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About Us

The McDowall family bought Mungoswells in 1920 from Hopetoun Estates and moved from Galloway in 1924. Mungoswells is an arable farm north of Haddington in the 'bread basket' county of East Lothian. We farm cereals, beans and clover on our 550 acres, 160 acres of this is Organic and the rest Conventional (Non-Organic). 

 

In the Early 1800s Patrick Shirreff started selecting and breeding new varieties of wheat at Mungoswells. He was indeed mentioned by Charles Darwin even before the publication of 'On the origin of species'. Now some of these early varieties are being grown again at Mungoswells along with modern strains to produce flour. In the future we hope to have enough of the early varieties to store and mill these but at the moment we are still multiplying the seed.  

 

In the late 1920s and early 1930s Major Andrew Mcdowall developed the world's first Electric tractor, which was built in the workshop at Mungoswells. Perhaps it is this innovative streak which has led to our latest diversification.



The Maltings and Mill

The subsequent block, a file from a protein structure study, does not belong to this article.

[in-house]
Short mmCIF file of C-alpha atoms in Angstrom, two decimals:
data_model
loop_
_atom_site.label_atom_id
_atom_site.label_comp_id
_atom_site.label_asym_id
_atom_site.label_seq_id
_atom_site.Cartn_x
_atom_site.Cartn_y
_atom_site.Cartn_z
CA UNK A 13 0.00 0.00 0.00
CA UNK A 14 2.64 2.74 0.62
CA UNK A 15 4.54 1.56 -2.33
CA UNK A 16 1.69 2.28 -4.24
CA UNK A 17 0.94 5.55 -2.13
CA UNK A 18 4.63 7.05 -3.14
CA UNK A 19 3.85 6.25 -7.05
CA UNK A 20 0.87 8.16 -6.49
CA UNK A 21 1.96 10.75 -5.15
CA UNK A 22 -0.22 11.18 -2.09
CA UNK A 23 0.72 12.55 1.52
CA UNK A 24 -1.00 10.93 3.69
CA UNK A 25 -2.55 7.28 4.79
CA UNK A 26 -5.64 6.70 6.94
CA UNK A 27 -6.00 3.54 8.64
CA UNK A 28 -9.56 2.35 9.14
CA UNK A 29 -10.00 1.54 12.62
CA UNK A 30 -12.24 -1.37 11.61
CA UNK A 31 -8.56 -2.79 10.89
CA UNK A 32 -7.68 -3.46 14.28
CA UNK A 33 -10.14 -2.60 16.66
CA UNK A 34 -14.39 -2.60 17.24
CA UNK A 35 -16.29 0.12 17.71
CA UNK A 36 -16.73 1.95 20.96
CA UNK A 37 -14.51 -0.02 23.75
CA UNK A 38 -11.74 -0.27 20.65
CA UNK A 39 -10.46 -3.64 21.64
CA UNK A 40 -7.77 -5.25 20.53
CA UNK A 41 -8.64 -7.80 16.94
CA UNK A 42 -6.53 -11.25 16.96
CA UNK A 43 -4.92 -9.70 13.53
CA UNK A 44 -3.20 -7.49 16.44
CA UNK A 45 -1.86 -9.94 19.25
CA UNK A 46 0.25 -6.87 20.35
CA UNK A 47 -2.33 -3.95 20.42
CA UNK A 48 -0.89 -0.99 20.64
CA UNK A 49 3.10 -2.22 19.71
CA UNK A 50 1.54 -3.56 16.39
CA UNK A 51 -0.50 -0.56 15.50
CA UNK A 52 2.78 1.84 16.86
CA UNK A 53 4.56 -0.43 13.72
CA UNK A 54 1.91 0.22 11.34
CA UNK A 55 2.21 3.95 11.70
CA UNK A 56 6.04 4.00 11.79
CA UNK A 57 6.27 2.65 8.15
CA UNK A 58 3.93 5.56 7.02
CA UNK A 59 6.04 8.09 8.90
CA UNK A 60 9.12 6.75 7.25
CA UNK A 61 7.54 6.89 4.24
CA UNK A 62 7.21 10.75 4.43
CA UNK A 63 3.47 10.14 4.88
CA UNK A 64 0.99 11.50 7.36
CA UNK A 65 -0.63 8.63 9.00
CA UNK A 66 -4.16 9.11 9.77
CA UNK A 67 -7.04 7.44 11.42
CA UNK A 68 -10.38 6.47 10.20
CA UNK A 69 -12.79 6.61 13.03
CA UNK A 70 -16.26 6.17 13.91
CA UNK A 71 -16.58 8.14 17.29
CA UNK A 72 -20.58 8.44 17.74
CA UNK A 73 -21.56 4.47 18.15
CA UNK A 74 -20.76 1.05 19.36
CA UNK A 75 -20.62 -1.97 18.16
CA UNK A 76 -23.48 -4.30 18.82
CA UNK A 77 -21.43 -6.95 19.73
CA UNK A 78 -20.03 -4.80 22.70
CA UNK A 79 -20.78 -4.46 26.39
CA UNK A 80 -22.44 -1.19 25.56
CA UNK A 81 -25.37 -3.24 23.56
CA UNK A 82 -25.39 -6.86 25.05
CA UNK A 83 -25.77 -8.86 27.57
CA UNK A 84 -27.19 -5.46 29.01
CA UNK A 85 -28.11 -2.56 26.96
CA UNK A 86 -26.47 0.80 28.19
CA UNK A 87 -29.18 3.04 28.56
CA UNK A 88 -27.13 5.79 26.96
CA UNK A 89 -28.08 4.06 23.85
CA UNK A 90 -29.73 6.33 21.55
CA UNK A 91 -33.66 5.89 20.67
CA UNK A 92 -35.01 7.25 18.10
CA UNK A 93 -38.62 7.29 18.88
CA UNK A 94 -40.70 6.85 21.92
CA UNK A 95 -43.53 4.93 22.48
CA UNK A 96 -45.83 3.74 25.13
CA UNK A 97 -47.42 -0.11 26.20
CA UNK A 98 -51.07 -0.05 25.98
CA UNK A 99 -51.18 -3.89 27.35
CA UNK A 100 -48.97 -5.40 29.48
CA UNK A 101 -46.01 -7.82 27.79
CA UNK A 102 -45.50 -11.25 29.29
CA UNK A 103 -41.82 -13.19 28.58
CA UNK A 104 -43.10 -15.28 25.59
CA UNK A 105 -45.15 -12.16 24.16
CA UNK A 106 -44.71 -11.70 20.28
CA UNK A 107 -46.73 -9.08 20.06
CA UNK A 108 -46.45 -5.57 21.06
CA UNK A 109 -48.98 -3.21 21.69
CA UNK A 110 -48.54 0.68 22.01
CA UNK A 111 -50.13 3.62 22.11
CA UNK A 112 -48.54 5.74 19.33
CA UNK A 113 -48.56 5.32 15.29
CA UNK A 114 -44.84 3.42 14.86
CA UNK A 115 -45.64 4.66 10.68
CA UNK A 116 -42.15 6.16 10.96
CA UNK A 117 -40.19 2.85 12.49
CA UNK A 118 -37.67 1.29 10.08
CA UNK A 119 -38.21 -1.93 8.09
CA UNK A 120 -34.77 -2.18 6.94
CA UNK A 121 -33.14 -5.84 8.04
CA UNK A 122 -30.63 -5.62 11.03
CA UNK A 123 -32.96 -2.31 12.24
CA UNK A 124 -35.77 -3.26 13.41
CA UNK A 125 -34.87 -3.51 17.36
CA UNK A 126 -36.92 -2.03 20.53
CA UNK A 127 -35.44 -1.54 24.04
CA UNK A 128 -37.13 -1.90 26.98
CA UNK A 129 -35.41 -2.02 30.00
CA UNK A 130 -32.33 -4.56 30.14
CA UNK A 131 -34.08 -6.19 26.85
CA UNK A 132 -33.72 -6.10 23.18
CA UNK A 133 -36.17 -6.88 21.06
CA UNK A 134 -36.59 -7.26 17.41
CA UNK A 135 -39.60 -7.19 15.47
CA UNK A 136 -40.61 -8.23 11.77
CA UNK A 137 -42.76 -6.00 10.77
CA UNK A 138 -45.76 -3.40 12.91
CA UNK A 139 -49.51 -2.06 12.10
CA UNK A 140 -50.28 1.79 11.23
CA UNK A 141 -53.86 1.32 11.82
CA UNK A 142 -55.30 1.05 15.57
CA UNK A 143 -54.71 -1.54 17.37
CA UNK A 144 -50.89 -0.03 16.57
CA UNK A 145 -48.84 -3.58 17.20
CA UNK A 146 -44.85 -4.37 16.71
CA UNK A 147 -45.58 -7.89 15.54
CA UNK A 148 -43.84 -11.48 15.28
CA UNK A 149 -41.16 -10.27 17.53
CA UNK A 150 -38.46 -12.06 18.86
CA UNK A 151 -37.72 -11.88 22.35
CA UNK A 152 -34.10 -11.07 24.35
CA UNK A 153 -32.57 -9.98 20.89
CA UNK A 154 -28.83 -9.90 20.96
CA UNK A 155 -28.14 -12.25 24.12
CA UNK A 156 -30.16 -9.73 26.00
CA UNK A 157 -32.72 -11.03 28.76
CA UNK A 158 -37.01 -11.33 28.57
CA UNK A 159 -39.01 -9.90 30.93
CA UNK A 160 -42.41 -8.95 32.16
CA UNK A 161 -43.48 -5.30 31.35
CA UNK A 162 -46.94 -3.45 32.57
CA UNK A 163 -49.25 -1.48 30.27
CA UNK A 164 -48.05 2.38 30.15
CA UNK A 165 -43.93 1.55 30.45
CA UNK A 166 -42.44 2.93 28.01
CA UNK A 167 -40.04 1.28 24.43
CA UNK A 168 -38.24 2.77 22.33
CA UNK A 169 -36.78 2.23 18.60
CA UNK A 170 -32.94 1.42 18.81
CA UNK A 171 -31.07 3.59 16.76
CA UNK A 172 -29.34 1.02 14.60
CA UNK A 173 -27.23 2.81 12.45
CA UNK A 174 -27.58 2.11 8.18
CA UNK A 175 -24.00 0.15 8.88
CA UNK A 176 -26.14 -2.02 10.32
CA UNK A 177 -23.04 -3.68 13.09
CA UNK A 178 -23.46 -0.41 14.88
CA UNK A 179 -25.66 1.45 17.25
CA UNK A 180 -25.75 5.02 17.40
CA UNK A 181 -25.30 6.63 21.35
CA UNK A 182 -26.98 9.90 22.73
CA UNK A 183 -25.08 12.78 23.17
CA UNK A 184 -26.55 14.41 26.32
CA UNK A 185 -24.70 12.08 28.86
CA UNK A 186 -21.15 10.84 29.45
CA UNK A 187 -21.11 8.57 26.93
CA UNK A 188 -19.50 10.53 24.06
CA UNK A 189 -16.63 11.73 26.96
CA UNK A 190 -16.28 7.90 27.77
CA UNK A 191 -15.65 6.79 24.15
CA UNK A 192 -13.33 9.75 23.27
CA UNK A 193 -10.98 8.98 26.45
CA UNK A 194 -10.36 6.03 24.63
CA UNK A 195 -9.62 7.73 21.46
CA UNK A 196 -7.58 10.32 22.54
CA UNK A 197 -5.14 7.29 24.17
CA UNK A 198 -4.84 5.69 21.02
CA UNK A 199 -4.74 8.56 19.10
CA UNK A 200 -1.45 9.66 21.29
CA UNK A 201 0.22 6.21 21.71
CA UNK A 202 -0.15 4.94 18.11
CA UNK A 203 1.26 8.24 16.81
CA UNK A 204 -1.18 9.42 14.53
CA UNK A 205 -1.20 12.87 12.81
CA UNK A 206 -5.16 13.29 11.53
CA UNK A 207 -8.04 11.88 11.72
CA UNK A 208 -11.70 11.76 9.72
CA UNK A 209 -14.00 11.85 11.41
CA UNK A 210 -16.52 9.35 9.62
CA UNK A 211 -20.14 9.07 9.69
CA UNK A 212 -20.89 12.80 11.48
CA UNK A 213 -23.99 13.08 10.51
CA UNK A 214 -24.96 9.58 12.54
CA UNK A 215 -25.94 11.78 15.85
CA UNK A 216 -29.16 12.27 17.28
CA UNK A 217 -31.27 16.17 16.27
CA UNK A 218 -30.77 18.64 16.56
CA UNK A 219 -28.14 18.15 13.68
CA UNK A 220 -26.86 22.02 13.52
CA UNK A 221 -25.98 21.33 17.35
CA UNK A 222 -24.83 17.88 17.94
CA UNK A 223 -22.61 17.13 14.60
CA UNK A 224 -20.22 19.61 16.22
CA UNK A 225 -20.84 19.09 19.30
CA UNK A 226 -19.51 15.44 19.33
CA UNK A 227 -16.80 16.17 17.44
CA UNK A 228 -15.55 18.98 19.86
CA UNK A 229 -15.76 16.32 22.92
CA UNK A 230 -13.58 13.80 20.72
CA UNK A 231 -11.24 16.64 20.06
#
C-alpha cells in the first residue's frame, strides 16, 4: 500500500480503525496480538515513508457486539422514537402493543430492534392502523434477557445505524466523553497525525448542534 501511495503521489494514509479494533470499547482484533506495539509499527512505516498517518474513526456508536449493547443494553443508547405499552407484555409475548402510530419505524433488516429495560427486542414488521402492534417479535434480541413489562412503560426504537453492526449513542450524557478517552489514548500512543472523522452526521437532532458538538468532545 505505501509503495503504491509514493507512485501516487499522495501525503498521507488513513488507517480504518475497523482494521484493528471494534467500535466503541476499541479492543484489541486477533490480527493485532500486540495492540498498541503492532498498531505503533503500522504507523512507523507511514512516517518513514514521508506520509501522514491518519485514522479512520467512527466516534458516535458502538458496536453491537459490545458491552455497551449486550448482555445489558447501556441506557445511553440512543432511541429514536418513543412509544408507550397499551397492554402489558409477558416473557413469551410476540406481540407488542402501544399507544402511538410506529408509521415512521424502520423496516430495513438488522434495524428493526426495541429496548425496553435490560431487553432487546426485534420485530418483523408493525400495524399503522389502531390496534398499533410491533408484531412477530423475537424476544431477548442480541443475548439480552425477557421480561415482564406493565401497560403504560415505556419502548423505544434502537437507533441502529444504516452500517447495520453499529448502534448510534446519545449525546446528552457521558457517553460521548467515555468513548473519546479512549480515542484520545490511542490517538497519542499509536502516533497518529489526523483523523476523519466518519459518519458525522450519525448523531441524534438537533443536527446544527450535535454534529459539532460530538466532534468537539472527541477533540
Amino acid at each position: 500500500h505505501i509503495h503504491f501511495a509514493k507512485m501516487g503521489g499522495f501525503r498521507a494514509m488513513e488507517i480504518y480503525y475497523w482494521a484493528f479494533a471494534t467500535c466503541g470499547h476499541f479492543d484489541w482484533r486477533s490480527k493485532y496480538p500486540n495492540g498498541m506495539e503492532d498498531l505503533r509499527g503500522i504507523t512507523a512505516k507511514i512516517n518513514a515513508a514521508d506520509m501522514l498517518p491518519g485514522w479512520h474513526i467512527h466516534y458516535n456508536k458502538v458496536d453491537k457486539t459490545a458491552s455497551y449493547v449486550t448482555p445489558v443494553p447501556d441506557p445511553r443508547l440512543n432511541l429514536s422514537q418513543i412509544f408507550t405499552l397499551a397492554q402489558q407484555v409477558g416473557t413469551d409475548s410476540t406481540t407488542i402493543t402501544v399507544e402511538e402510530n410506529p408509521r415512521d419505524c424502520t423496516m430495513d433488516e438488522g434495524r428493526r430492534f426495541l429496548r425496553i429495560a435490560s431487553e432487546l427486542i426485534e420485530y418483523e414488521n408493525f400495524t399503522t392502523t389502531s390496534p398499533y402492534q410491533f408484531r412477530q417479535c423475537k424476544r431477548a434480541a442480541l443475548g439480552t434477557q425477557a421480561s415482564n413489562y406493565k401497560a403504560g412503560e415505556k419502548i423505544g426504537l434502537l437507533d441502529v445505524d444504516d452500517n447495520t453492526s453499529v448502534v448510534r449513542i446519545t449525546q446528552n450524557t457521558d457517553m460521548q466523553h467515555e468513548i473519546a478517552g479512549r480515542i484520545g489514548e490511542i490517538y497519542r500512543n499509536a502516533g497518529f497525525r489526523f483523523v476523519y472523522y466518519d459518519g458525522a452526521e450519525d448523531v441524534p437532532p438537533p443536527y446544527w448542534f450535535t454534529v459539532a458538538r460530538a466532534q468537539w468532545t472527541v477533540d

Malting Vessel
Malting Vessel

In 2008 we started building a small Maltings to take our own barley and wheat grown on the farm and convert it to malt ready for brewers and distillers to make beer or whisky. Most micro brewers don’t have their own crushing facility so a small mill was bought. Our malt is packaged in 25Kg bags.

 

Having bought the mill to crush malt we now have a facility which enables us to mill wheat to produce flour. Being partly Organic and having the maltings allows us to produce a wide range of flours such at Malted Wheat Flour and the more common flours such as Bread Flour or Plain Flour. Most of our flours can be bought  either Organic or Non-Organic. In total we have 14 types of flour available to sell packaged in 1.5kg and 16kg bags. See our Products page.

Our Flour

The Mill
The Mill

Our flour is made entirely from wheat grown in East Lothian. We grow different varieties of wheat (some organic and some not) suitable for making different types of flour. Hard wheat varieties such as Paragon or Mulika are used for strong bread flour while soft wheats like Consort or Tuxedo make plain or self raising flour for cakes biscuits etc.

 

Unlike commercial white flour ours has small darker flecks in it. These are tiny particles of bran, the outer protective skin on a grain of wheat which contains more protein and fibre and adds flavour. Our wholemeal flours truly have nothing taken out or put in. The flakes of bran can be seen throughout.

 

Many delicious things can be made with our range of flours, from all types of bread such as wholemeal bread and a malted loaf, to pizzas, cakes and scones with our plain or self raising flour.